Starting retirement without any debt would be ideal. However, that’s not always the case. Paying back debt when you have a steady regular income can be stressful enough. Once you stop working, it can be even easier to fall behind on payments or burn through your retirement savings when you still have many years of life ahead of you.
Use TurboDebt to Get Debt Relief in Massachusetts
Despite the strength of Massachusetts’ economy, borrowers may still find themselves in debt. Debt can easily spiral out of control and ruin your life and your finances if not dealt with quickly and efficiently. TurboDebt connects clients with Massachusetts debt relief programs that fit their unique needs and provide strategic planning, advising, and consulting services for individuals and families struggling with unpaid debt.
What Options Do I Have for Debt Relief in Massachusetts?
Debt Management Programs
One of your first debt relief options is to enroll in a debt management program. For a monthly fee, a debt management firm will serve as your representative to your creditors and help you create a reasonable payment plan.
A debt management company may help to consolidate all of your monthly payments into one installment that you pay directly to the company and then disperse the funds to your lenders accordingly. Debt management programs can help you regain control over your finances by lowering your overall interest rates. Keep in mind, though, that each time you miss a payment, your interest rate goes up.
Debt Consolidation Loans
It might seem counterintuitive to take out another loan when you are struggling to pay off the debts you already have, but debt consolidation can help streamline the process of paying off what you already owe. A debt consolidation loan allows you to borrow an amount of money equivalent to your existing debts to pay them all off at once. Then, instead of making multiple monthly payments to several different creditors, you only have to make one.
With consolidation, you'll still have to pay off the entire balance owed, but this method can help you save time and money while paying off your debts. It's important to note, however, that without a good interest rate, you may end up paying more than the original accounts, so look carefully before securing a loan.
Debt settlement is another option for helping borrowers find debt relief. If you choose to enroll in a debt settlement program, choose a reputable, well-reviewed, and accredited company. If you have any questions about the quality of a debt settlement company, you can consult sites like the Better Business Bureau or Trustpilot to read about other consumers’ experiences.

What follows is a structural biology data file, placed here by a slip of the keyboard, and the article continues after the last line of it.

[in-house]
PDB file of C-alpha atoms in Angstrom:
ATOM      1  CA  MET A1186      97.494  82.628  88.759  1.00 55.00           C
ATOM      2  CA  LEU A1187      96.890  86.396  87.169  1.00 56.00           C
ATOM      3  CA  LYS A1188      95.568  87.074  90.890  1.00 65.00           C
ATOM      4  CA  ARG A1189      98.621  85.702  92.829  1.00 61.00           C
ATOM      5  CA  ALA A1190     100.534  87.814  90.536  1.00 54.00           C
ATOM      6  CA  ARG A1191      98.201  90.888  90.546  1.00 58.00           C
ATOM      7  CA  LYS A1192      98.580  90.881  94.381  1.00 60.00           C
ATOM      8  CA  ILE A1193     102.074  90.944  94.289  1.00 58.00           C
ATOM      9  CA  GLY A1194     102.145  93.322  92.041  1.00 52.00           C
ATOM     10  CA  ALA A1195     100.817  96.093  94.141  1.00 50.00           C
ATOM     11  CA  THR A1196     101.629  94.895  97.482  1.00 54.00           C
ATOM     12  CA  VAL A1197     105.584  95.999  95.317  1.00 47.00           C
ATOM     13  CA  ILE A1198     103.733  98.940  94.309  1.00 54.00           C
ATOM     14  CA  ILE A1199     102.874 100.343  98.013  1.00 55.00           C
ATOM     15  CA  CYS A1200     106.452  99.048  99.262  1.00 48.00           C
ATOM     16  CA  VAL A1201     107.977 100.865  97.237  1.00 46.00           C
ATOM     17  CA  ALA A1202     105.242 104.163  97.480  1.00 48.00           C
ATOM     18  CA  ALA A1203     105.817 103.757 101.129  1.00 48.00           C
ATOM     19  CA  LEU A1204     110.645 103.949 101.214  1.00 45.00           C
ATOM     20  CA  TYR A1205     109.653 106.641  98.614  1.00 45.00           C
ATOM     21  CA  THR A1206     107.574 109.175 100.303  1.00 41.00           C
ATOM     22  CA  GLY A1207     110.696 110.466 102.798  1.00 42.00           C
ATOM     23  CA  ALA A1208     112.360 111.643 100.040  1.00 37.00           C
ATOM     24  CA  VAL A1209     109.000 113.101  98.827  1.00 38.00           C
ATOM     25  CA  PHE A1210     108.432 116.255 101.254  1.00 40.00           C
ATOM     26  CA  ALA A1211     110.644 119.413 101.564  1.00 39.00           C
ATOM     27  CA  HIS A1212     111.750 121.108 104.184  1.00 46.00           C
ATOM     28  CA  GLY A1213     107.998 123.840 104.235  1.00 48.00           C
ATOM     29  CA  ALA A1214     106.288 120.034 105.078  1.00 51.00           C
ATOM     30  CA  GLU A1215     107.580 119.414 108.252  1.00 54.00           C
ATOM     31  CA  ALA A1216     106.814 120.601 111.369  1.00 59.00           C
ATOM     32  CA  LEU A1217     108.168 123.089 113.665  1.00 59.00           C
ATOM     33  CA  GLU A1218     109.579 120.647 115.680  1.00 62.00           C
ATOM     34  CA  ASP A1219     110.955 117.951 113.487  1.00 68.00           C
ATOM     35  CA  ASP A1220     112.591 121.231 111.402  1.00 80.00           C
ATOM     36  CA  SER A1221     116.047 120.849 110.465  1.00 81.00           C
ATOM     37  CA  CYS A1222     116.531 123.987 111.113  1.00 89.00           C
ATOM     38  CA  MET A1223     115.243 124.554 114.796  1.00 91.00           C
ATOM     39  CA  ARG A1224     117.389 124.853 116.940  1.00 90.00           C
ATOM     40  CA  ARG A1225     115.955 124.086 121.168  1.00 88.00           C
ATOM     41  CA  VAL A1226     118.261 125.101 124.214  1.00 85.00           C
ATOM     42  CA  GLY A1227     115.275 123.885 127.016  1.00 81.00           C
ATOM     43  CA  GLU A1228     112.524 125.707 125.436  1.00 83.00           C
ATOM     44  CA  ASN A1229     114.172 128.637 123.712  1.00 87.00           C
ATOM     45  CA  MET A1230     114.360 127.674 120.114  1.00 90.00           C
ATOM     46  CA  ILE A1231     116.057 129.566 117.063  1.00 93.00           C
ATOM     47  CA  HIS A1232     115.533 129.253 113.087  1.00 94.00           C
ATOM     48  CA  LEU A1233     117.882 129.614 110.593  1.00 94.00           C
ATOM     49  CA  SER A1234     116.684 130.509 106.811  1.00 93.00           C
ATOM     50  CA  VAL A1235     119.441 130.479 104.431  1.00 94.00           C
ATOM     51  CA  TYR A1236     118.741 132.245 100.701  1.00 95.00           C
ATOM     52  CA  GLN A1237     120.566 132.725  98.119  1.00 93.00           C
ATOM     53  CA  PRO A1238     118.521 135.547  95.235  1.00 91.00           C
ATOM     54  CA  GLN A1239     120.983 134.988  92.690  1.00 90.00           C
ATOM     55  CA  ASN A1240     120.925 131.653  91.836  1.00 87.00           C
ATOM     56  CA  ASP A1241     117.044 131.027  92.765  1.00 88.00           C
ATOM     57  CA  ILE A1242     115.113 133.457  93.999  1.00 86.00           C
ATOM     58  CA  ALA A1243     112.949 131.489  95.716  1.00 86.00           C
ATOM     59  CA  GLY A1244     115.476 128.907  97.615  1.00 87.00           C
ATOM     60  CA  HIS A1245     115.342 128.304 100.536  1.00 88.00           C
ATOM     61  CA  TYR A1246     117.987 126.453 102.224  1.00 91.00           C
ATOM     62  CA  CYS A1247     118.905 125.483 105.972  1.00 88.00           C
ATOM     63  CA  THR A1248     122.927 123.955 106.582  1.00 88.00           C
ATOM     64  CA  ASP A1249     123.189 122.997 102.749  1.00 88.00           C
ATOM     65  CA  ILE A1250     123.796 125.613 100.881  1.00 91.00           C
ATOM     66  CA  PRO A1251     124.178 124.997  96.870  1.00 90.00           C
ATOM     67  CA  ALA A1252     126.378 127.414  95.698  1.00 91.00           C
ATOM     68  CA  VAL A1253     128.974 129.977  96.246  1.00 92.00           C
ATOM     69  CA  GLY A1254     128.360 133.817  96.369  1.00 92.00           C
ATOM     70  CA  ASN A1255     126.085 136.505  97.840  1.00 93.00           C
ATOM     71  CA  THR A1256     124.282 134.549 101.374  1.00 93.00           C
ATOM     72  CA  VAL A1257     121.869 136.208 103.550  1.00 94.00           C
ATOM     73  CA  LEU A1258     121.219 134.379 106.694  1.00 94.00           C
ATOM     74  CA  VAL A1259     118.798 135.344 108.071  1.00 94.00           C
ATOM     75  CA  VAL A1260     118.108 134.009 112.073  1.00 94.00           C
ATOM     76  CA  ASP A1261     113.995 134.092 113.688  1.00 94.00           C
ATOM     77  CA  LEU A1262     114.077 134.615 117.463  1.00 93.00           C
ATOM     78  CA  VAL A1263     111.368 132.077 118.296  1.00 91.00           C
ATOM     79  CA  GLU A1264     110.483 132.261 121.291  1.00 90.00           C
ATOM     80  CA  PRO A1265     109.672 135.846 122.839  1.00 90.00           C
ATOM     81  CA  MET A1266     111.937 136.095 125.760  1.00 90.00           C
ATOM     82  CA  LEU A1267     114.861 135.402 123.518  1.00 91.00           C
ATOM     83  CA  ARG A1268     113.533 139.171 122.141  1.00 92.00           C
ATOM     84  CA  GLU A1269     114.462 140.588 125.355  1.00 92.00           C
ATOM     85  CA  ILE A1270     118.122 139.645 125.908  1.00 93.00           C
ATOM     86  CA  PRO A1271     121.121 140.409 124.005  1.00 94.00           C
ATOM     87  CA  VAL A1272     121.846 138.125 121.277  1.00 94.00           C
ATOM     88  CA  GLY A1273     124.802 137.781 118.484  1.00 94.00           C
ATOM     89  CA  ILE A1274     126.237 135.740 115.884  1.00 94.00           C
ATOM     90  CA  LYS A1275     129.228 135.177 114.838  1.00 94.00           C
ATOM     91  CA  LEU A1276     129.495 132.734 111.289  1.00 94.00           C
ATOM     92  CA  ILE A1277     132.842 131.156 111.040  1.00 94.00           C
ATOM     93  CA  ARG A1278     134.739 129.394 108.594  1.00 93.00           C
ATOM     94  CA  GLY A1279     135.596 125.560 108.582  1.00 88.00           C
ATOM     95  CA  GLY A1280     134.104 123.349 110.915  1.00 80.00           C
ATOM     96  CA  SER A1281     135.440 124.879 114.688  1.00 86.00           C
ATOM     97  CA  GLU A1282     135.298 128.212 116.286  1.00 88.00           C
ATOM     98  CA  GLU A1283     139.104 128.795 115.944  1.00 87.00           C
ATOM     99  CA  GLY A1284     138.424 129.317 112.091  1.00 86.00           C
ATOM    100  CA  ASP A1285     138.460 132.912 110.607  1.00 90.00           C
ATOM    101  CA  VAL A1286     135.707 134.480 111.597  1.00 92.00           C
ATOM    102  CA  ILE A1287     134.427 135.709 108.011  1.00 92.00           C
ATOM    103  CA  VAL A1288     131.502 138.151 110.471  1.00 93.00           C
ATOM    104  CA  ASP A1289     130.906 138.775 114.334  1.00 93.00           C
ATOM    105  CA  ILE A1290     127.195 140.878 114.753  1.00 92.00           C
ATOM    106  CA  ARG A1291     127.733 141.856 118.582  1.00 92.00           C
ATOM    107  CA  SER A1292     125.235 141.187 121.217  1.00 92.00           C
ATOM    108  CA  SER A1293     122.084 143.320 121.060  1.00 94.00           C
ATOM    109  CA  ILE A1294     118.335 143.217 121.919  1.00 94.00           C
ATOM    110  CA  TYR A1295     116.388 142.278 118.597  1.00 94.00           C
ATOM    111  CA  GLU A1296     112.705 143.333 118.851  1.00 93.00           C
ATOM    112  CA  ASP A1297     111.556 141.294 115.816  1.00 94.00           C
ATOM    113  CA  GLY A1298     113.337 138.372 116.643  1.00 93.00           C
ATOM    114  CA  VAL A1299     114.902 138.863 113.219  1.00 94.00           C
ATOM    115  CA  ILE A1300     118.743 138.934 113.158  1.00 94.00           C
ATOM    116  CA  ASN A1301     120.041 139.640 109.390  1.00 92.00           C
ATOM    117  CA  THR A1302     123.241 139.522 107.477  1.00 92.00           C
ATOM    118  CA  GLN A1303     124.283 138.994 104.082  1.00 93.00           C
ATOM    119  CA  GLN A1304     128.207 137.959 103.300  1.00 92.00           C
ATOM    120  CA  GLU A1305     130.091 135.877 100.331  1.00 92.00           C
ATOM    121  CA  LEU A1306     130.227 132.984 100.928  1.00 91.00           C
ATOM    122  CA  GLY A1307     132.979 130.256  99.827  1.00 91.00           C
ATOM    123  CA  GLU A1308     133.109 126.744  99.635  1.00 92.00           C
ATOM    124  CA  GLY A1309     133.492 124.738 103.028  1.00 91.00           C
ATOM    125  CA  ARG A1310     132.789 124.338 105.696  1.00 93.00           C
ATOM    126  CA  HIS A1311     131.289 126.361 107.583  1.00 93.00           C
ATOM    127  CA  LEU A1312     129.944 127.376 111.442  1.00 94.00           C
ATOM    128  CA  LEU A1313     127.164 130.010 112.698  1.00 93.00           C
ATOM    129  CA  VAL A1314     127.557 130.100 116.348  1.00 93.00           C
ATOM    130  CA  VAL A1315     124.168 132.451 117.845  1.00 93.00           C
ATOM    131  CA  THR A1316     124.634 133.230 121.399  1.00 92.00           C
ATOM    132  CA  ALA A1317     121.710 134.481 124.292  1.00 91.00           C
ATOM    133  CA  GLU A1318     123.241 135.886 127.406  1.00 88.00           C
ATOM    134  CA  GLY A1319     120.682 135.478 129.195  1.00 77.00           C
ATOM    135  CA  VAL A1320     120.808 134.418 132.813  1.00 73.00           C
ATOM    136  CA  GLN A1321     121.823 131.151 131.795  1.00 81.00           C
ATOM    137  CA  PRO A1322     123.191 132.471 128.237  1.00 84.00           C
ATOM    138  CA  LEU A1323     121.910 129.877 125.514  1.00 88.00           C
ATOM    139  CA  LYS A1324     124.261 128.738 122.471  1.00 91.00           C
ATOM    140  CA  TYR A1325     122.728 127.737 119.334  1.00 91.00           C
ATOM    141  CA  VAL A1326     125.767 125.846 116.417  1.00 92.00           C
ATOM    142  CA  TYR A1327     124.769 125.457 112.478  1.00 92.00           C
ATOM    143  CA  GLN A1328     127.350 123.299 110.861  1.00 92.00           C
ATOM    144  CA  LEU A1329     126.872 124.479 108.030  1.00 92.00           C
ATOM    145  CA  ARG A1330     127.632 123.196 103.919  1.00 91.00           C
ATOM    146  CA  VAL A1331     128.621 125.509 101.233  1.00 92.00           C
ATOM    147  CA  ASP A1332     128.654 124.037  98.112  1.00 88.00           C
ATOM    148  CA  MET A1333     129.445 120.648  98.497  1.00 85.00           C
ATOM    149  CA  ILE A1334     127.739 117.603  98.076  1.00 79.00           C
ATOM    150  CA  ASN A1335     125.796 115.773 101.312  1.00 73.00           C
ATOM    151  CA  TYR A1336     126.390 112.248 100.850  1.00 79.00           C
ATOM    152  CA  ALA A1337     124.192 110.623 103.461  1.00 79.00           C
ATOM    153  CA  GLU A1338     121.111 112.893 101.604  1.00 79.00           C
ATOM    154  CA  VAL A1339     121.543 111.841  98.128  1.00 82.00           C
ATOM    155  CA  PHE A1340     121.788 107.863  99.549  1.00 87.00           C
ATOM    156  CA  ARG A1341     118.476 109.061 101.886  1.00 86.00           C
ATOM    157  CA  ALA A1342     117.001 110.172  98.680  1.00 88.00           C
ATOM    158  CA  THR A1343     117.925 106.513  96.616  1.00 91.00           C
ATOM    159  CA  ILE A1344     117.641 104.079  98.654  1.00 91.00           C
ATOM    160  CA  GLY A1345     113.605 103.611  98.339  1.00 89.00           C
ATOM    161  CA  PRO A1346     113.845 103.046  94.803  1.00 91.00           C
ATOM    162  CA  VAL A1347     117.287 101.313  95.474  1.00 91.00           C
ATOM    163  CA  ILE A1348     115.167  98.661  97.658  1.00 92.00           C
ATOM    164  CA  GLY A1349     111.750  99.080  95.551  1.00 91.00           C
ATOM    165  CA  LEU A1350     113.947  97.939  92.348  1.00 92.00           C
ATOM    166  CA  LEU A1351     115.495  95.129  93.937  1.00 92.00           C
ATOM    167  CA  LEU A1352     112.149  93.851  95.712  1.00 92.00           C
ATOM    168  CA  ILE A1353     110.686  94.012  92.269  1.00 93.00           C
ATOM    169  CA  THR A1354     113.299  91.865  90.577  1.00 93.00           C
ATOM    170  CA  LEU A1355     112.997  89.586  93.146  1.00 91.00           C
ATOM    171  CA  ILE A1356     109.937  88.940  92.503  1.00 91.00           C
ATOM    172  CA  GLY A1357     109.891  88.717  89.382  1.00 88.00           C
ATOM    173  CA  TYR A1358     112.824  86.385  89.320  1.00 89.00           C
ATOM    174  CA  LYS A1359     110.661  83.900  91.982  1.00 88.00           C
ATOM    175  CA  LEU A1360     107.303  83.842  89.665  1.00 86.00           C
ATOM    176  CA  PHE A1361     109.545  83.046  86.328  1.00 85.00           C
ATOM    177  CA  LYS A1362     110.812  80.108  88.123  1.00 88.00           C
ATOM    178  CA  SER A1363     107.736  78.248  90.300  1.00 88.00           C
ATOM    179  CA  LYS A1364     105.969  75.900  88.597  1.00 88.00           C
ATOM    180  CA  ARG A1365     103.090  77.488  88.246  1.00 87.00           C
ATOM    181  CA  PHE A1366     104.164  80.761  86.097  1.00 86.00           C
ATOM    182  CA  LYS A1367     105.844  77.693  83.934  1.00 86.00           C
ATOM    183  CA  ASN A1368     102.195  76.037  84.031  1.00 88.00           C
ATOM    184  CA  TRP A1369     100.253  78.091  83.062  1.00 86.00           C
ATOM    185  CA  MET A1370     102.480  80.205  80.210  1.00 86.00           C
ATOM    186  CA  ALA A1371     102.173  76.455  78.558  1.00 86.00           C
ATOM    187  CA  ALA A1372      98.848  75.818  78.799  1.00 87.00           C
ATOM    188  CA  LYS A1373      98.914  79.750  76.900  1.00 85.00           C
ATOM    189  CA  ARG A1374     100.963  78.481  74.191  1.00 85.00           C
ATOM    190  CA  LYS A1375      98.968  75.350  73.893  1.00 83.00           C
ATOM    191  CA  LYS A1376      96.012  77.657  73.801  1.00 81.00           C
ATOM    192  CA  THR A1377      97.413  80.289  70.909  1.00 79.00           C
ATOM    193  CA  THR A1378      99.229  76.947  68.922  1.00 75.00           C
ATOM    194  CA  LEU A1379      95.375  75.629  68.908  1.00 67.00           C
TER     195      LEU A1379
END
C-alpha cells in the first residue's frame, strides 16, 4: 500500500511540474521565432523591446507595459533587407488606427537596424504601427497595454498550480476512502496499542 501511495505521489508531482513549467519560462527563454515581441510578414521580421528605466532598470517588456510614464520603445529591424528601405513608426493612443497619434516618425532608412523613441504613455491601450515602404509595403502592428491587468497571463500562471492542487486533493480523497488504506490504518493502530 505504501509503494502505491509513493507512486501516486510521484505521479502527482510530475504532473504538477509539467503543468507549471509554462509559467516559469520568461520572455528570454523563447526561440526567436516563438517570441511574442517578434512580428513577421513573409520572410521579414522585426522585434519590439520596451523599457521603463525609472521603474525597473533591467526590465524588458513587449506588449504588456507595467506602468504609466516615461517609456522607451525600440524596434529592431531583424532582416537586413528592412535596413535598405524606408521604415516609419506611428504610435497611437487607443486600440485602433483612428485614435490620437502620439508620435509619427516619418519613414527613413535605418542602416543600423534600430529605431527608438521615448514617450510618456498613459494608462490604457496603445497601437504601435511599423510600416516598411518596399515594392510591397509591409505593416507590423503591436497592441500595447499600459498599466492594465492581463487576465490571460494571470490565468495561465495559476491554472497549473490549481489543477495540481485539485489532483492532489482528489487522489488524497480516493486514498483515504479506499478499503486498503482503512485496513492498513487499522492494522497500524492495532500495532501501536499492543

A debt settlement company will work with you to reduce your outstanding balance, even up to 50% of what you owe. Like other repayment plans, debt settlement will consolidate multiple debts into a single monthly payment. You'll pay a fee to the organization for making the settlement and administering your account, but you can typically wipe out huge chunks of debt in 24-48 months using this option.
Credit counseling involves working with an advisor to manage your debts. Many credit counselors also take time to review your credit report, help you make a plan to pay off debt, and provide financial education.
While most debt management companies are privately owned, counseling services are often provided by government-approved agencies. These are nonprofit organizations that typically don't charge a fee for their services. Some private credit counseling companies also provide services at little or no cost.
The process of applying for Bankruptcy is similar across all 50 states, as you must file with the federal government. Most filings are for Chapter 7 or Chapter 13 bankruptcy. When you file for Chapter 7 bankruptcy, you must liquidate all non-exempt assets to pay your creditors. When you file for Chapter 13 bankruptcy, you can keep your property and have the opportunity to pay off your debt over 3 to 5 years.
However, both types of bankruptcy are best used as a last resort for debt relief, since they can negatively impact your credit for up to 10 years.
If you qualify for a specific program based on factors like your income or employment, you may be eligible to receive debt forgiveness. Federal agencies offer most debt forgiveness programs and provide aid in the form of student loan forgiveness for teachers or mortgage help for low-income families through the Department of Housing and Urban Development. These programs may erase some or all of your debt, depending on your financial situation and program requirements.
Are There Resources for Massachusetts Residents Experiencing Debt or Financial Hardship?
If you're experiencing financial hardship that makes it hard to meet your basic needs, Massachusetts offers temporary assistance programs to aid residents in need.
The Department of Transitional Assistance also offers help and programs to provide for low-income families through the Supplemental Nutrition Program and workforce training opportunities.
The Massachusetts Department of Health and Human Services offers a wide variety of programs to help you meet basic healthcare needs when you find yourself in a challenging financial circumstance. These include temporary assistance programs that can help you pay for food and other necessities, free or subsidized childcare, and even temporary housing.